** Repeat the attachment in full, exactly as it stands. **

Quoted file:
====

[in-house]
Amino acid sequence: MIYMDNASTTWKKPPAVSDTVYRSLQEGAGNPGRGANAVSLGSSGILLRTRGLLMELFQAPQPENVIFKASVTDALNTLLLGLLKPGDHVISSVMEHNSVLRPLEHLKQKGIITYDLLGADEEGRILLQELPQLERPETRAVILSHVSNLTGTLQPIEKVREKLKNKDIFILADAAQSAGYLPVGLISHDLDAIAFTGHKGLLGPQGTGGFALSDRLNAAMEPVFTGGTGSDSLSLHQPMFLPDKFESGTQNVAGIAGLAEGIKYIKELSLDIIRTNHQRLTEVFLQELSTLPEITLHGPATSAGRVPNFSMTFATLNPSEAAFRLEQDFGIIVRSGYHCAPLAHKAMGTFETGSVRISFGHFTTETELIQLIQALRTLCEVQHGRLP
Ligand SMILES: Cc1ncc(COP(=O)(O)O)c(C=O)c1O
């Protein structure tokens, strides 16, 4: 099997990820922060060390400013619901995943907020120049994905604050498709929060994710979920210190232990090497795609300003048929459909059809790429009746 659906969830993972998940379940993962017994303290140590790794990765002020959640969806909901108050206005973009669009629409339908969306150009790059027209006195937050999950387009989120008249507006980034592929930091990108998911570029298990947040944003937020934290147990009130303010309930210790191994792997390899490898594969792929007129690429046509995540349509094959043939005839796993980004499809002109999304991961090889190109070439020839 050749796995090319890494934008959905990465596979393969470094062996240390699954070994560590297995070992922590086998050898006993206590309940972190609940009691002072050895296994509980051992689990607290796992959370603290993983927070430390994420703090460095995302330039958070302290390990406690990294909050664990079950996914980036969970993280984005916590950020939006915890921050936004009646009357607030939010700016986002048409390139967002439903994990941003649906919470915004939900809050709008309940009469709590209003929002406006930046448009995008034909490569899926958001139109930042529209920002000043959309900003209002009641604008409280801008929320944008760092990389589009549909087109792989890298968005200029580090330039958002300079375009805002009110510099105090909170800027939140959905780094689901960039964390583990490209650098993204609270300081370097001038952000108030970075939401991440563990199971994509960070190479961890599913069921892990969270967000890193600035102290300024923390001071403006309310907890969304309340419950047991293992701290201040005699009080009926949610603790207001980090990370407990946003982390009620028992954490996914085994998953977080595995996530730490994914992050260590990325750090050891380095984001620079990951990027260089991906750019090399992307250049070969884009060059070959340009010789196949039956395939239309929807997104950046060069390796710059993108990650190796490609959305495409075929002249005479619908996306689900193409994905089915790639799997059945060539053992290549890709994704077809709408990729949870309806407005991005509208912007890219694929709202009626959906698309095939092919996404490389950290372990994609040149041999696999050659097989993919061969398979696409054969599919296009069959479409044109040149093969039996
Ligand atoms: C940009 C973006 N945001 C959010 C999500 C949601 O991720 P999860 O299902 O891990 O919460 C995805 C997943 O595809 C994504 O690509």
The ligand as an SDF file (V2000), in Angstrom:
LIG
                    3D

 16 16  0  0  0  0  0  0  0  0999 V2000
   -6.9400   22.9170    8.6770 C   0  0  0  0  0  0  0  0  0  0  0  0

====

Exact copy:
[in-house]
Amino acid sequence: MIYMDNASTTWKKPPAVSDTVYRSLQEGAGNPGRGANAVSLGSSGILLRTRGLLMELFQAPQPENVIFKASVTDALNTLLLGLLKPGDHVISSVMEHNSVLRPLEHLKQKGIITYDLLGADEEGRILLQELPQLERPETRAVILSHVSNLTGTLQPIEKVREKLKNKDIFILADAAQSAGYLPVGLISHDLDAIAFTGHKGLLGPQGTGGFALSDRLNAAMEPVFTGGTGSDSLSLHQPMFLPDKFESGTQNVAGIAGLAEGIKYIKELSLDIIRTNHQRLTEVFLQELSTLPEITLHGPATSAGRVPNFSMTFATLNPSEAAFRLEQDFGIIVRSGYHCAPLAHKAMGTFETGSVRISFGHFTTETELIQLIQALRTLCEVQHGRLP
Ligand SMILES: Cc1ncc(COP(=O)(O)O)c(C=O)c1O
């Protein structure tokens, strides 16, 4: 099997990820922060060390400013619901995943907020120049994905604050498709929060994710979920210190232990090497795609300003048929459909059809790429009746 659906969830993972998940379940993962017994303290140590790794990765002020959640969806909901108050206005973009669009629409339908969306150009790059027209006195937050999950387009989120008249507006980034592929930091990108998911570029298990947040944003937020934290147990009130303010309930210790191994792997390899490898594969792929007129690429046509995540349509094959043939005839796993980004499809002109999304991961090889190109070439020839 050749796995090319890494934008959905990465596979393969470094062996240390699954070994560590297995070992922590086998050898006993206590309940972190609940009691002072050895296994509980051992689990607290796992959370603290993983927070430390994420703090460095995302330039958070302290390990406690990294909050664990079950996914980036969970993280984005916590950020939006915890921050936004009646009357607030939010700016986002048409390139967002439903994990941003649906919470915004939900809050709008309940009469709590209003929002406006930046448009995008034909490569899926958001139109930042529209920002000043959309900003209002009641604008409280801008929320944008760092990389589009549909087109792989890298968005200029580090330039958002300079375009805002009110510099105090909170800027939140959905780094689901960039964390583990490209650098993204609270300081370097001038952000108030970075939401991440563990199971994509960070190479961890599913069921892990969270967000890193600035102290300024923390001071403006309310907890969304309340419950047991293992701290201040005699009080009926949610603790207001980090990370407990946003982390009620028992954490996914085994998953977080595995996530730490994914992050260590990325750090050891380095984001620079990951990027260089991906750019090399992307250049070969884009060059070959340009010789196949039956395939239309929807997104950046060069390796710059993108990650190796490609959305495409075929002249005479619908996306689900193409994905089915790639799997059945060539053992290549890709994704077809709408990729949870309806407005991005509208912007890219694929709202009626959906698309095939092919996404490389950290372990994609040149041999696999050659097989993919061969398979696409054969599919296009069959479409044109040149093969039996
Ligand atoms: C940009 C973006 N945001 C959010 C999500 C949601 O991720 P999860 O299902 O891990 O919460 C995805 C997943 O595809 C994504 O690509």
The ligand as an SDF file (V2000), in Angstrom:
LIG
                    3D

 16 16  0  0  0  0  0  0  0  0999 V2000
   -6.9400   22.9170    8.6770 C   0  0  0  0  0  0  0  0  0  0  0  0